New newsletter format!
Yes, the days of attaching PDFs to emails are over! We hope you enjoy our brand-new online newsletter format, bringing you all the Penfield Players news in a new interactive way.
An update on our 2020 season
We hope you have all been well in these difficult times. It’s been quite a while since we published an update about the goings-on at Penfield Players, so we have lots of information to share, from roster changes to details of our 2020/2021 season, and more.
Starting off with our 2020 season, our spring show, Art of Murder by Joe DiPietro, has been rescheduled to spring 2021. It is still slated to be directed by Mary Ellen Blanchard and the cast—Devon Harris, Daniel Mejak, Kelly Hobbins, and Andrea Daszkiewicz—are still on board to be a part of the murderously funny production.
We have, however, opted out of doing a show for the KeyBank Rochester Fringe Festival this year. We did have a show selected, but it simply would not work as a virtual presentation, so we look forward to next year’s Festival to share the fun we have in mind.
Our fall 2020 show, The Haunting of Hill House, adapted by F. Andrew Leslie from the novel by Shirley Jackson, will also not be produced this year. Slated to be directed by Jerry Argetsinger, we will keep you posted when production work will resume on this, including new show dates, auditions, and more.
We say farewell to our outgoing president
The end of June sadly sees the end of term for our current Penfield Players president, Karen Craft. Since joining the board in 2016, she has invigorated our organization with her incredible creativity, thoughtfulness, and vision.
From leading the charge in creating a new, fresh logo for us and completely revamping our website to seeing through the installation of a new sound system in the Penfield Recreation Center gymnasium, Karen has helped expand the presence of Penfield Players throughout our community. With outstanding show attendance throughout her tenure, including our very first Rochester Fringe Festival performance, we wish her all the best in all her many endeavors from Polite Ink. Sketch & Improv to all her work at MuCCC.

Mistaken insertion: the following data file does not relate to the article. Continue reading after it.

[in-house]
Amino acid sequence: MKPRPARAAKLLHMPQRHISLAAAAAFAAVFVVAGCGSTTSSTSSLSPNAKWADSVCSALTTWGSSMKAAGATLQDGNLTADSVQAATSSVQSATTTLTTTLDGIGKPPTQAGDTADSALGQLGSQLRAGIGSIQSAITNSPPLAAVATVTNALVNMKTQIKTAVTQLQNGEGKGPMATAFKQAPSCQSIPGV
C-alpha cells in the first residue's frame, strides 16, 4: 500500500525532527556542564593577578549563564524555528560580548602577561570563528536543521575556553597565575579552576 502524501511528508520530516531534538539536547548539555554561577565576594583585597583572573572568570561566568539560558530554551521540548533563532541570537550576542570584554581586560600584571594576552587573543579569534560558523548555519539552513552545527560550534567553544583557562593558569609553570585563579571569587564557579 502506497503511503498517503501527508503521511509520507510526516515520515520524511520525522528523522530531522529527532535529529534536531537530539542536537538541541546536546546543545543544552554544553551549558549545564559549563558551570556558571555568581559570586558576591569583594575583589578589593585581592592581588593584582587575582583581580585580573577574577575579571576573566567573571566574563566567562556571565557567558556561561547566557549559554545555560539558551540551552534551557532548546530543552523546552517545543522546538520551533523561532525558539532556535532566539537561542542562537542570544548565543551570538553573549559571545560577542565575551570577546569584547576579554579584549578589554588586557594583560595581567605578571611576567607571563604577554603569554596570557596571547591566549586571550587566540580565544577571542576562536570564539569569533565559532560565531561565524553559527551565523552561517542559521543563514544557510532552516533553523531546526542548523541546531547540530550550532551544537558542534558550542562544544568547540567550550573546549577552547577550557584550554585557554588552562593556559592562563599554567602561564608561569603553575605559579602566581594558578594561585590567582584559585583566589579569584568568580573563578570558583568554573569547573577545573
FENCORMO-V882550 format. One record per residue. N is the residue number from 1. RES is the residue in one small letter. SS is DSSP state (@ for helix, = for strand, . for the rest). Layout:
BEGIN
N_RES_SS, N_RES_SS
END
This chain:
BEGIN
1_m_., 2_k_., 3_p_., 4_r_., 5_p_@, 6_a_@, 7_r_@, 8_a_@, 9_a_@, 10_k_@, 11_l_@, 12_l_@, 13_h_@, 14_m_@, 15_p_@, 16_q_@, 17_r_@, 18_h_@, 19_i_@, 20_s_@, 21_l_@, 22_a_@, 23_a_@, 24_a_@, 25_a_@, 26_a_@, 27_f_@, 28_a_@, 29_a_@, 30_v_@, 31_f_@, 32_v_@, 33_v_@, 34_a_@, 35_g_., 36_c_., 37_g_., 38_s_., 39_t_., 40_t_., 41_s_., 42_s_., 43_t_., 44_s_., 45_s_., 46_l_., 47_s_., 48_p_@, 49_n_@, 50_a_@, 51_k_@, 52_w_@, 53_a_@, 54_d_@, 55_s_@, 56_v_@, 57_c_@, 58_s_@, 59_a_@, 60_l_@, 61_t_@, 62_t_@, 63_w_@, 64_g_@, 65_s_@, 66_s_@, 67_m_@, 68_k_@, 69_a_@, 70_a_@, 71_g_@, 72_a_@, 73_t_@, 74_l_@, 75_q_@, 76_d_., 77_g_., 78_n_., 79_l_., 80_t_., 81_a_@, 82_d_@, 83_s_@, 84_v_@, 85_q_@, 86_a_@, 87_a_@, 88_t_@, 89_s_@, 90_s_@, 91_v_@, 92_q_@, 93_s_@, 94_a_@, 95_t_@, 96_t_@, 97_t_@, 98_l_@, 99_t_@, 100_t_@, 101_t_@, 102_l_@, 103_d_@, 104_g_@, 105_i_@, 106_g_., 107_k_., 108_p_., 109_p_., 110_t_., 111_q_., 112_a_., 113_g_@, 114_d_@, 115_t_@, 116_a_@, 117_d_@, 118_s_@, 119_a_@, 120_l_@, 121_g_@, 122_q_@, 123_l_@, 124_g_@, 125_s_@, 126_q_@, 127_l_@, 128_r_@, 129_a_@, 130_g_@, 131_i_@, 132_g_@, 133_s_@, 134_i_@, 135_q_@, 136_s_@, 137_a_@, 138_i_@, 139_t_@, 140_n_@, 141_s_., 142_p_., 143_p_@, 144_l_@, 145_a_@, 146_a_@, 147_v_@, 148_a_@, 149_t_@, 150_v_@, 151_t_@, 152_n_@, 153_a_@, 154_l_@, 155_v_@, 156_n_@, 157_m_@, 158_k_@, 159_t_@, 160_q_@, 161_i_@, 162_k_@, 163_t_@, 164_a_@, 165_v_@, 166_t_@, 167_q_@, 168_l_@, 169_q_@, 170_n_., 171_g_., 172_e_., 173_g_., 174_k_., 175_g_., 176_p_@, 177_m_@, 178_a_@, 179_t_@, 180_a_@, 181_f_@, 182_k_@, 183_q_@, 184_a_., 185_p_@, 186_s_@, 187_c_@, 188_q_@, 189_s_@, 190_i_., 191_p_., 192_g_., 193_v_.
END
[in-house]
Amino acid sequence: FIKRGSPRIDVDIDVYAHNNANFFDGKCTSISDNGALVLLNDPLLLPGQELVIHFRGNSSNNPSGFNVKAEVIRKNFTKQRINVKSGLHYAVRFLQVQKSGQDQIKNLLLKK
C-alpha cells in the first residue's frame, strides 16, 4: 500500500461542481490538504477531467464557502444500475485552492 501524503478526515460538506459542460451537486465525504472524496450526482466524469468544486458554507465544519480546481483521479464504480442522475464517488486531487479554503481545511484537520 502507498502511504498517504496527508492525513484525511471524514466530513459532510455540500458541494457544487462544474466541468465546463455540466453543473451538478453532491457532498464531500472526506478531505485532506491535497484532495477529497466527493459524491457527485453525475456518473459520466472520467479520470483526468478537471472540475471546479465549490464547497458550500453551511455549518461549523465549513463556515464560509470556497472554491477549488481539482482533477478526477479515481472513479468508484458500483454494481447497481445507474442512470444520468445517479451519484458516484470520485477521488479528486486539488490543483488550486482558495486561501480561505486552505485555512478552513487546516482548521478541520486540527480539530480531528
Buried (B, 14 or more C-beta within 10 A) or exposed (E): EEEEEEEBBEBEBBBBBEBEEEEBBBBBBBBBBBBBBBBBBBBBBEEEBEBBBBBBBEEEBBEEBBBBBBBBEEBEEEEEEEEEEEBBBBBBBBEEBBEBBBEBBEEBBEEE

We leave you now with a few words from Karen herself: "So long and thanks for all the fish!"
Karen as Mother Magee in our spring Reader's Theatre, Cinderella Waltz
Andy Cowen steps down
After many years of service as our Play Selection Director, Andrew Cowen has decided to step down from the Penfield Players’ Board.
Recognized as the Penfield Players’ Player of the Year last fall at our Friendship Brunch, Andy has helped with many of our productions over the years, particularly as an actor, in addition to his many duties as a Board member. His latest acting role with us was, in fact, last fall’s hilarious and successful Rex’s Exes.
We thank him for his many years of service and wish Andy the best as he continues to support the Players as a “regular citizen”!
Andrew Cowen and Karen Craft at the 10th annual Friendship Brunch at Locus Hill
Introducing our Social Director!
We’ve added the new position of Social Director to the Penfield Players’ Board and we are very excited to announce that the first person to fill this is Wendy Webster!